Volume 4 Number 52
December 28, 2007

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Kathy Baughman McLeod is Deputy Chief of Staff to Florida Chief Financial Officer Alex Sink. She directs the CFO’s policy and external affairs, and is the lead staff on the CFO’s climate initiatives. She lives in Tallahassee and can be reached at kathy.baughmanmcleod@MyFloridaCFO.com.

 

 

FLORIDA TO BALI – SO FAR, OH SO CLOSE
by Kathy Baughman McLeod

The man sitting next to me was wearing a full length white robe, white turban, white ornate scarf and was barefoot -- and talking on a cell phone.

I was sitting in the audience of the opening session of the Conference of the Parties, the 13th meeting of the nations that negotiated the Kyoto Protocol.
With 12,000 other residents of the planet, I journeyed to the UN Framework Conference on Climate Change in steamy Bali, Indonesia last week to represent my boss, Alex Sink, Florida’s Chief Financial Officer.

I was invited to attend and speak at the conference by a London-based non-profit organization call the Climate Group. They have offices all over the world and in Florida in the Tampa Bay area. Many non-governmental organizations like the Climate Group are given “observer status” to the conference and can host their own delegates, like me.

I was a delegation of one representing Florida, while California (30 strong), New York and New Jersey all had representatives there. Mayor Bloomberg of New York City and the Deputy Mayor of London came and shared strategies. Also attending were Canadian Provinces, Australian states, Sao Paulo, Brazil, Westphalia, Germany and the Basque region of Spain. All of these regions and states represented have climate initiatives that focus on the reduction of greenhouse gases. With such a focus on the US federal government’s inaction, I was proud to represent Florida and to stand with other states to show our commitment.

I came in part to tout Florida’s progress and Governor Crist’s great strides in the battle against climate change in a few short months – the energy and climate action team, our comprehensive GHG reduction strategy through the Governor’s executive orders, and more. I was also there to share CFO Sink’s initiatives on the financial aspects of climate change from an investment and risk management perspective.

The conference started off with a bang. After one week in office, Australia’s newly elected Prime Minister, Kevin Rudd, signed the Kyoto Protocol. Voters ousted the prior government for one with a serious commitment to address climate change. It was a dramatic moment when Rudd handed Ban Ki Moon, the Secretary General of the UN, the signed document in front of a packed auditorium.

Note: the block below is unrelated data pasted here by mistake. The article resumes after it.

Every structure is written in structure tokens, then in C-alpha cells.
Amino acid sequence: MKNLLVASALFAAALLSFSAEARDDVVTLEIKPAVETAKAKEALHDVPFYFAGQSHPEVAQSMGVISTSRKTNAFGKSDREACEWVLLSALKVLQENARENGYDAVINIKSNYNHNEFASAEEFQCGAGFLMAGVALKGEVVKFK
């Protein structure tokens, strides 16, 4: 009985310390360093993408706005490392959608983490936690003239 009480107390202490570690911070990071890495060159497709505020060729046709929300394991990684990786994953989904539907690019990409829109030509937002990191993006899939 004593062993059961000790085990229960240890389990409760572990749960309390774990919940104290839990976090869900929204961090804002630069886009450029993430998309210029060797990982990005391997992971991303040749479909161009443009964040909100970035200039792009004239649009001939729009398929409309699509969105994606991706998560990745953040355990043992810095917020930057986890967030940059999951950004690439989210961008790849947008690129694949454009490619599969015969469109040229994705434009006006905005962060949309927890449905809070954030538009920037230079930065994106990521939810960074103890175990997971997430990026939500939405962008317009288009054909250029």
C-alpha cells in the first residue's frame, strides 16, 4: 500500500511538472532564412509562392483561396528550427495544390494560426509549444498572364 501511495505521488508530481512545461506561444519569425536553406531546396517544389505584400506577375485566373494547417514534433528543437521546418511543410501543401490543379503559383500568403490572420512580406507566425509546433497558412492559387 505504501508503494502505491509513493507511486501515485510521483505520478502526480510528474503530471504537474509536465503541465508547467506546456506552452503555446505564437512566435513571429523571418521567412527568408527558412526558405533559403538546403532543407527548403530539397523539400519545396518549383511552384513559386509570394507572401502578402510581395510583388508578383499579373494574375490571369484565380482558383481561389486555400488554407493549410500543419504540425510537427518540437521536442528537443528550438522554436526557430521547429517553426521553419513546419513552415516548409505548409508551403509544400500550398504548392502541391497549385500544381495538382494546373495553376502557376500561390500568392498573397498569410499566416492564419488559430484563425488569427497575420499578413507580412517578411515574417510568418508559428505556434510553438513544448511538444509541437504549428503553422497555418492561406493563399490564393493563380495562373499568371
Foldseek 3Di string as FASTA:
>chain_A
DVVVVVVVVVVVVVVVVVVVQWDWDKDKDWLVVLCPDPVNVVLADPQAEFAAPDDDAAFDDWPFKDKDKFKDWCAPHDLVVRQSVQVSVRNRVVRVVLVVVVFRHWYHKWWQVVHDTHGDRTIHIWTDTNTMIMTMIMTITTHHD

With Australia’s actions, the United States was further isolated. The leader of Papua New Guinea’s Delegation said in a tense moment as the US negotiators declined to agree, “We ask for your leadership, we seek your leadership, but if for some reason you're not willing to lead, leave it to the rest of us. Please, get out of the way.” The crowd of delegates exploded with applause.

The US, China and India got much attention throughout the proceedings. One point of contention is that developing countries are reluctant to agree to cut emissions when large economies of the world, namely the US, are unwilling to do the same and already have a much better advantage in the world.

An overarching theme was that large, wealthy nations that continue to emit high levels of CO2 do so at the immediate peril of small island countries like Palau, the Maldives, Micronesia, Guam, and many others. Ravedni Puchauri, the lead scientist of the Intergovernmental Panel on Climate Change (IPCC), using maps and simple charts, showed the results of the panel’s third report. It was clear that we are out of time.

At the conclusion of the meeting – that went into overtime -- the high-stakes negotiations reached consensus on reducing emissions (without specific targets) for the successor to the Kyoto Protocol, and two other key issues; 1) an “adaptation fund” that helps developing nations make changes to the way they do business to better survive the inevitable and now-present impacts of climate change like drought; and 2) nations agreed to the transfer of technology from developed nations to developing nations to speed up the process of transitioning to a low-carbon economy and to reduce deforestation, one of the highest sources of CO2 emissions. With a new coal plant becoming operational every week in China, transferring technology on efficient and cost-effective clean energy is essential.

One individual made a large and lasting impression on me in Bali. His look, with tan skin, a well-made cool, dress shirt and a chain of shells around his neck, was that of a confident man.

I asked if he was representing his country there. “I am the President of Palau”, he said off-handedly. He explained that his Pacific island nation’s coral reefs are dying and that the biggest threat to Palauans’ future is climate change.

He described his vulnerable islands and reefs, with increasing damage from extreme weather and its dependence on tourism.

In a moving speech to the conference, President Remengesau beseeched the US and other slow-to-the-table nations to consider their own futures. “If you cannot do this for me or for yourself, do this for our children. The immediate future of my country is in your hands.”

Coastal, weather-weary, and tourism-dependent? Isn’t that Florida?

Reducing our carbon emissions in Florida is not just for Palau’s children, it is truly for our own.